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Is One Act of Cyber Vandalism Worth 25 Years in Jail? Is One Act of Cyber Vandalism Worth 25 Years in Jail?

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Is One Act of Cyber Vandalism Worth 25 Years in Jail?

The indictment of a Reuters editor sets up another ethical battle over Internet crime.


Protestors wearing Guy Fawks masks hold the logos of the international hacker group Anonymous during a demonstration in Budapest, Hungary, Feb. 11, 2012. (AP Photo/MTI, Janos Marjai)

Matthew Keys is in some hot water.

The deputy social media editor for Thompson Reuters was indicted Thursday on three counts of conspiracy to hack the Tribune Company, his former employer. If he's convicted, Keys faces up to 30 years in prison and a $750,000 fine. According to the indictment (PDF), first obtained by The Huffington Post's Ryan Reilly, Keys made himself known to a member of the hacking collective Anonymous and offered up login information that allowed Anonymous to change information displayed on The Los Angeles Times.


Keys's indictment is a big deal for obvious reasons, but also because it's the second case this year in which legal action has raised momentous ethical questions concerning Internet crimes. It's impossible to read the potential penalties at stake and not think of Aaron Swartz, the Reddit cofounder and RSS developer who committed suicide after allegedly violating the Computer Fraud and Abuse Act. According to prosecutors, Swartz wilfully committed a massive act of intellectual-property theft when he downloaded millions of articles from JSTOR, the online repository for academic research. Swartz's defenders argued that even if he had stolen the content, he hurt nobody -- and therefore the sentence he faced was vastly disproportionate to the nature of the crime.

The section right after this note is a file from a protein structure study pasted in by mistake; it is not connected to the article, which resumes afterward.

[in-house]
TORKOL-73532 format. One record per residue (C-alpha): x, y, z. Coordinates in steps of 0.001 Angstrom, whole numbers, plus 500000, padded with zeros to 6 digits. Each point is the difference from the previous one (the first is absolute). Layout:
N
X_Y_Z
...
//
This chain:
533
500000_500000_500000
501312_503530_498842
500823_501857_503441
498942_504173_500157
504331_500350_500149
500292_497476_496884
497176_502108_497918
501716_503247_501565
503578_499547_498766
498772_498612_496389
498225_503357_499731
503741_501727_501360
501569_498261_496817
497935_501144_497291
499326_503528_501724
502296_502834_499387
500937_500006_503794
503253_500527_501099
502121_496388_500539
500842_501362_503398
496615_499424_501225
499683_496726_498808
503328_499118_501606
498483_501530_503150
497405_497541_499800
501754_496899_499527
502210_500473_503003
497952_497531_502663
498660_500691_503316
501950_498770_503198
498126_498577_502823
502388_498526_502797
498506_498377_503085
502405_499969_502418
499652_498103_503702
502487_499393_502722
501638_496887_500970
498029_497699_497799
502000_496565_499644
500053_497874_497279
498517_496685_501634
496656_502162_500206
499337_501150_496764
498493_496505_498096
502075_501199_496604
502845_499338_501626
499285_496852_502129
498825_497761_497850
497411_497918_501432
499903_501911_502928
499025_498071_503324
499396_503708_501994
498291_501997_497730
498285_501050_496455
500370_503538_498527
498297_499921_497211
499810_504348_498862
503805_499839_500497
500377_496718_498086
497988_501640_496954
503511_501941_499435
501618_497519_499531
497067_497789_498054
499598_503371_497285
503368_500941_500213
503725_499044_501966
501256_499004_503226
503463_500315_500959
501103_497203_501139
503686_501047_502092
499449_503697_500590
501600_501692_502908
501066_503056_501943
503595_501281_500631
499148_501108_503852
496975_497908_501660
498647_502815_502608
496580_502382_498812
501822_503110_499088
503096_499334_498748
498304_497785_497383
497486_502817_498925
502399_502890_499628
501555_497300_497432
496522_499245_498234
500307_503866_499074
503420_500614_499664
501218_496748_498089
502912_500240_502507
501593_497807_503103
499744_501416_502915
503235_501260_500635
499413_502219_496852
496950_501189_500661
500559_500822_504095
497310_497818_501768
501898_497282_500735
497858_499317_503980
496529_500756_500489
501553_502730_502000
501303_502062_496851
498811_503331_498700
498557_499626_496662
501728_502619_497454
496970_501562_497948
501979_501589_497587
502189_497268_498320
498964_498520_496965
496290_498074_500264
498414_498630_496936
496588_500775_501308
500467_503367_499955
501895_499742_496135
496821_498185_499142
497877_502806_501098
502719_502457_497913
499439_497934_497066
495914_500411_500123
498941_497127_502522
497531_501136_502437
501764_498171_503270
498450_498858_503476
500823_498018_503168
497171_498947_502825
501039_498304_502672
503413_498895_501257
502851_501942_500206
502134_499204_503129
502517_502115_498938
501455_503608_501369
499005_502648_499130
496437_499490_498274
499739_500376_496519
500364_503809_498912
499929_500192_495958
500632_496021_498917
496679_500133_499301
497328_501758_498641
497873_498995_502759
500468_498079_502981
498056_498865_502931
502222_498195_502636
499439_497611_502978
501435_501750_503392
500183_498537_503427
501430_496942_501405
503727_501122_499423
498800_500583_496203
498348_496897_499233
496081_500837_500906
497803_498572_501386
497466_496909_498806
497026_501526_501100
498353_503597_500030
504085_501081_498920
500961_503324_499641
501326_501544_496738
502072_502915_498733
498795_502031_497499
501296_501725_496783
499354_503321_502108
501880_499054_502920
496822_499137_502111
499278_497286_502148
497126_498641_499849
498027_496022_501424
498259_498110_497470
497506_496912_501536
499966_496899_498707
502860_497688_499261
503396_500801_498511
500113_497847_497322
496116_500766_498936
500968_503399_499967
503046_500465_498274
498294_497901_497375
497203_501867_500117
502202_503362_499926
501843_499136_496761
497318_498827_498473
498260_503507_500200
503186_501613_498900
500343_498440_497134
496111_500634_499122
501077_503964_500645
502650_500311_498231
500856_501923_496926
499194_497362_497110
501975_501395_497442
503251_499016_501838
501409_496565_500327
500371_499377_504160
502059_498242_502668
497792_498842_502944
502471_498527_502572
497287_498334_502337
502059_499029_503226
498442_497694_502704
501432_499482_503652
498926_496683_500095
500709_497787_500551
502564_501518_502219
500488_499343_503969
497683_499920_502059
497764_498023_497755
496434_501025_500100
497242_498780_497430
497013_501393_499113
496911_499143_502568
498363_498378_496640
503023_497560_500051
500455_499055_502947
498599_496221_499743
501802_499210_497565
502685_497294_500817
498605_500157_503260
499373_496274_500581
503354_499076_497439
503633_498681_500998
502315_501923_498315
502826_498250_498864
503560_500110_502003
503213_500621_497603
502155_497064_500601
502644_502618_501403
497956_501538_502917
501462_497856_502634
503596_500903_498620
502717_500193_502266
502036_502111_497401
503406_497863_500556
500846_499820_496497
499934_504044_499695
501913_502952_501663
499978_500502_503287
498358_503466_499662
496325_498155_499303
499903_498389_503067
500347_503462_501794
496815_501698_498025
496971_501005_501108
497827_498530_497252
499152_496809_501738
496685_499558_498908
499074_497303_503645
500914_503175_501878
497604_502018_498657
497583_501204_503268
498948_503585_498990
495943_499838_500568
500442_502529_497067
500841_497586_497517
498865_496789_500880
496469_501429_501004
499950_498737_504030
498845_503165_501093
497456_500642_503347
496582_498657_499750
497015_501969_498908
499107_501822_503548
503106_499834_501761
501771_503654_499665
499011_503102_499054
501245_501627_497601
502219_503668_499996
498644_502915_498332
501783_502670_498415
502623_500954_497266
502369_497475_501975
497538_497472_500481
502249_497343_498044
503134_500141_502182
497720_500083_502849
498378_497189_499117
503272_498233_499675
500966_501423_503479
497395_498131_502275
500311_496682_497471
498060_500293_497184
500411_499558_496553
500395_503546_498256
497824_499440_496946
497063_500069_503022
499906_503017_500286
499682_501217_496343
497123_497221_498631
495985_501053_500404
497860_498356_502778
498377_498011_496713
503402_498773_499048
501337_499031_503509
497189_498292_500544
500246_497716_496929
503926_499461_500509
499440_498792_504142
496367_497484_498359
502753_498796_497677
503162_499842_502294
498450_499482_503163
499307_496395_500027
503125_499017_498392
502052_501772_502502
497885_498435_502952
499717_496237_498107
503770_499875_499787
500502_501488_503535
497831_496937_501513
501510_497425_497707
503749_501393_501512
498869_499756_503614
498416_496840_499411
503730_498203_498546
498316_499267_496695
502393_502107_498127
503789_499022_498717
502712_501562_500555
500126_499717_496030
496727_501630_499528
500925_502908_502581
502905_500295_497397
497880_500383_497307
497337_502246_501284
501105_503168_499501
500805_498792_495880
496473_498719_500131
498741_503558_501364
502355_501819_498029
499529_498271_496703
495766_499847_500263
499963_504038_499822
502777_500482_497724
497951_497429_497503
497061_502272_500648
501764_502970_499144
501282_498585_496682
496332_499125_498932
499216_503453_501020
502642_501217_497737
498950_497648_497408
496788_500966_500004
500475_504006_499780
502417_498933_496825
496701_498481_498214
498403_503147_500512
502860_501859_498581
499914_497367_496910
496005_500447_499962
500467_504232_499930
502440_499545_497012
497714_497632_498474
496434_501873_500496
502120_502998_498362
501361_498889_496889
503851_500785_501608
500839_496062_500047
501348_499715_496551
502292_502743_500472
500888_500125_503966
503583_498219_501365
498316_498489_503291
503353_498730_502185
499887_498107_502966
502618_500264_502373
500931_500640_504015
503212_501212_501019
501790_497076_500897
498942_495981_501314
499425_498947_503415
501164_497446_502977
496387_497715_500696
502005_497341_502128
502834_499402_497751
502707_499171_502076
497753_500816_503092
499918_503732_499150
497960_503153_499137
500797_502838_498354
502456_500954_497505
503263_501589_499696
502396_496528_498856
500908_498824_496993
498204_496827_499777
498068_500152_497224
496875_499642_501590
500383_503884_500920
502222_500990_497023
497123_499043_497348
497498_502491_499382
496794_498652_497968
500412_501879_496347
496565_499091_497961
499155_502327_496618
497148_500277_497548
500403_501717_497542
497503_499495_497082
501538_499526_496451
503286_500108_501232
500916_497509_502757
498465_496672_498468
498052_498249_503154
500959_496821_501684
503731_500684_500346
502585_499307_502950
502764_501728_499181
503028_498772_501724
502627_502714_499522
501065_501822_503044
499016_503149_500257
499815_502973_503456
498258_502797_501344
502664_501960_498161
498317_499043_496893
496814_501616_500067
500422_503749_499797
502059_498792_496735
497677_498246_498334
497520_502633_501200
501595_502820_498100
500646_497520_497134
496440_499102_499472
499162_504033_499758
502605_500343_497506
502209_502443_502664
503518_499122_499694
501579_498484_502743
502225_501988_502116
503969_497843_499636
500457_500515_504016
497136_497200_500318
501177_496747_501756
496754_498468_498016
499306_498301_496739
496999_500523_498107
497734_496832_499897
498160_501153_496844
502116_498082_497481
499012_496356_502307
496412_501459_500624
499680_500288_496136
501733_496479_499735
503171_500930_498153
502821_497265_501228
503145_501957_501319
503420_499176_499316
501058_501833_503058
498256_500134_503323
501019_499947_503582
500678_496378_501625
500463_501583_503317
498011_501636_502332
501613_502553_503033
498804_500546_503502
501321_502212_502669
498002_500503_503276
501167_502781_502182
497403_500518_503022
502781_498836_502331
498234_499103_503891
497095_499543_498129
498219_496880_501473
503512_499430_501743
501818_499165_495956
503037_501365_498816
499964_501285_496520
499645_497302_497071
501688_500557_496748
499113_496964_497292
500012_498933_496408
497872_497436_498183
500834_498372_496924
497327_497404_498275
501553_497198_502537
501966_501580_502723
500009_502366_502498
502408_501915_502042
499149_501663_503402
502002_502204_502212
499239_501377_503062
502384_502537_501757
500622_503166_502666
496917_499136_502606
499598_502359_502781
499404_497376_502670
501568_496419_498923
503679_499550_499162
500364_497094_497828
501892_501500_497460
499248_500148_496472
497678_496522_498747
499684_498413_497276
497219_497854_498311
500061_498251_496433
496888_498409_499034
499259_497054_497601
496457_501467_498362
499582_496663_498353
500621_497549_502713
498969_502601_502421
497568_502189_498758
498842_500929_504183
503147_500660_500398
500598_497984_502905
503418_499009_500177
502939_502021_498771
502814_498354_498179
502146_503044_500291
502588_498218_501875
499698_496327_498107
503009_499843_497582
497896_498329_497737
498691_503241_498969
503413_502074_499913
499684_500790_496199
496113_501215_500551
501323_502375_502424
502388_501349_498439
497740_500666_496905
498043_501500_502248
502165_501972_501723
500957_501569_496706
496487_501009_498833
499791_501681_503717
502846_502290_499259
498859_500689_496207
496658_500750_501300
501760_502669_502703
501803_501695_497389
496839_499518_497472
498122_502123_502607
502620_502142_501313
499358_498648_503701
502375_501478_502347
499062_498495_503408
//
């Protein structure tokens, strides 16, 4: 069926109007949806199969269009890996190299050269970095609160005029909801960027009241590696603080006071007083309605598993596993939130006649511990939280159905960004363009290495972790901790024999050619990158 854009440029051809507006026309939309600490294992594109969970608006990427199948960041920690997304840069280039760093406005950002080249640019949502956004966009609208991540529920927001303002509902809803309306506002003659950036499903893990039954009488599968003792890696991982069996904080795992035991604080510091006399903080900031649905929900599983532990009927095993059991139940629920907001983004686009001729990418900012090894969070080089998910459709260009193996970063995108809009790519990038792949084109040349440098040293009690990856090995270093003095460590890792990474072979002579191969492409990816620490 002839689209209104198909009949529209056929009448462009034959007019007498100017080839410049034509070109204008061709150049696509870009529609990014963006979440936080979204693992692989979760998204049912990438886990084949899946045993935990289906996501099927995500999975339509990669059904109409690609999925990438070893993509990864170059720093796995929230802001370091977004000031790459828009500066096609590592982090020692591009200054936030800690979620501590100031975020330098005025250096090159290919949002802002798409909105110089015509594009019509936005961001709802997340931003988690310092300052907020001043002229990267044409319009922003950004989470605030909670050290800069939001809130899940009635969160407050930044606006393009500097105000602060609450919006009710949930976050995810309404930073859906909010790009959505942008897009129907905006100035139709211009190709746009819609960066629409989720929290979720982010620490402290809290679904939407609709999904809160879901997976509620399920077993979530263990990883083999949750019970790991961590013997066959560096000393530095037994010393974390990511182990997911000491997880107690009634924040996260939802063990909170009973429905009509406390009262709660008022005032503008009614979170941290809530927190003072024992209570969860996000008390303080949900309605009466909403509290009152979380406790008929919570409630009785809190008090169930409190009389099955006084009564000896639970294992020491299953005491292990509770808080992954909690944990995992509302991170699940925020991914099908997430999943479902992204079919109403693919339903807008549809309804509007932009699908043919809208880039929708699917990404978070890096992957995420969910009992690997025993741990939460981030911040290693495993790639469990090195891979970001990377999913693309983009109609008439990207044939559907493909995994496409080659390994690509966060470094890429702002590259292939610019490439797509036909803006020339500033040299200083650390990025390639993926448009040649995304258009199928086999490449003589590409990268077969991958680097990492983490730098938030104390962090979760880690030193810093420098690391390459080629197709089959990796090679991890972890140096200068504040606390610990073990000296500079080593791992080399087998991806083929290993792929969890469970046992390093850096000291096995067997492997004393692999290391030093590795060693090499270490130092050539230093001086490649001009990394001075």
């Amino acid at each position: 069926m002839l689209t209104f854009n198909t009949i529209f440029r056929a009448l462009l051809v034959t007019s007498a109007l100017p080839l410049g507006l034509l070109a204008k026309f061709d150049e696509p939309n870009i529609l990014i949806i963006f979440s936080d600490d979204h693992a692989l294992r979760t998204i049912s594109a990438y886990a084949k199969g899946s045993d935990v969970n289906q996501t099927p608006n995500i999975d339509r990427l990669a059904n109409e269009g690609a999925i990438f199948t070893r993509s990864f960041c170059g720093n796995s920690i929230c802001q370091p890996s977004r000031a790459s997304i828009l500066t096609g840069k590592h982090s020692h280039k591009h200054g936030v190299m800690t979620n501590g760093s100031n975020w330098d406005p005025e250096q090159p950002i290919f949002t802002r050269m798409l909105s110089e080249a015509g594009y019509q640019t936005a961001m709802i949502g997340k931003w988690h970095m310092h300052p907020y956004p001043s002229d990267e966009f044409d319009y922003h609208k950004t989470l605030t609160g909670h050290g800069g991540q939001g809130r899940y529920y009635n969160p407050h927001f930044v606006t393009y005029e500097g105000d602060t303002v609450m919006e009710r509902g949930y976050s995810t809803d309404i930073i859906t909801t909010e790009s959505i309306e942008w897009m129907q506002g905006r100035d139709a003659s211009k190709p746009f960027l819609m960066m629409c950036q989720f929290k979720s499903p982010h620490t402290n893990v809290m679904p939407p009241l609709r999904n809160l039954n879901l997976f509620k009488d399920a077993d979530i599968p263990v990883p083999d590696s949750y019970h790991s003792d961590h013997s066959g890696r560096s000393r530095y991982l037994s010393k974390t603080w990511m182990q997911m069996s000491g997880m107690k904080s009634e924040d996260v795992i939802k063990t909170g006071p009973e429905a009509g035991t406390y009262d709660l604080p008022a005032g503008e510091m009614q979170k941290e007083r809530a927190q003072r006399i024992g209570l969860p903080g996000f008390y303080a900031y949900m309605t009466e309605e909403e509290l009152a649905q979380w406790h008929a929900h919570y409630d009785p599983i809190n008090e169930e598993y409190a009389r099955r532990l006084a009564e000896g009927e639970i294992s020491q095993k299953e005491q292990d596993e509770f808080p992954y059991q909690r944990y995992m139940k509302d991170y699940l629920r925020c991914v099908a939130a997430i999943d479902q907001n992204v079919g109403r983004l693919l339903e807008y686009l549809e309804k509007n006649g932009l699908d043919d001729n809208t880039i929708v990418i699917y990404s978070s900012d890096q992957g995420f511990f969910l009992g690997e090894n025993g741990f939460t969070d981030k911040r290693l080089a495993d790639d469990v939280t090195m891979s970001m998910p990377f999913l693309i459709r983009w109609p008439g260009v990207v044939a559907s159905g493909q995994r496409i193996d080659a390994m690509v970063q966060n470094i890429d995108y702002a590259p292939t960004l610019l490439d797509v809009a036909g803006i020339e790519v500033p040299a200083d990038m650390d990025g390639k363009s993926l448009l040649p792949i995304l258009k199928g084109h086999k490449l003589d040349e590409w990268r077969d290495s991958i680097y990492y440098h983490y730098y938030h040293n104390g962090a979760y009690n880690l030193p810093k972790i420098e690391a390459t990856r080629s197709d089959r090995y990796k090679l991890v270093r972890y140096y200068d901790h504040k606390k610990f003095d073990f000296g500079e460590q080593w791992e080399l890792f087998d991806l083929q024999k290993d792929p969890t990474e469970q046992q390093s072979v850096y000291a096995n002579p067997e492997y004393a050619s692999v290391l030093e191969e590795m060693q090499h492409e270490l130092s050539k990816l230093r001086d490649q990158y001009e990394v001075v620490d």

By most accounts, the prosecutors came away from the encounter looking like the bad guys -- critics charged them with pursuing Swartz to the point of suicide just because they could. The moral issues raised by his case, meanwhile, are still unresolved. That's why Keys's case is so important: The precedents established here will go a long way toward establishing how the Internet functions and governs itself.

What we have is another potential Swartz-type situation, where every incentive is telling prosecutors to go after Keys as aggressively as they did Swartz, if not more so. From the government's perspective, what Keys allegedly did was a Very Serious Crime. His actions resulted in a hacking attempt against a major U.S. company. With Washington newly alerted to the threat of cyber espionage, it's understandable that the government would want to deter network penetrations of all kinds. Deterrence requires stiff penalties -- ones the government isn't afraid to enforce.


Those who would defend Keys might argue that what he did was no more harmful than Swartz scraping his gazillionth article from JSTOR. Based on the damage he allegedly caused -- indirectly, at that -- what penalty should such a crime deserve? In the next few weeks, expect a public battle over the severity of not just his supposed crime, but of Internet crimes writ large.

Yes, Matthew Keys is in hot water. But how hot will be largely up to us.

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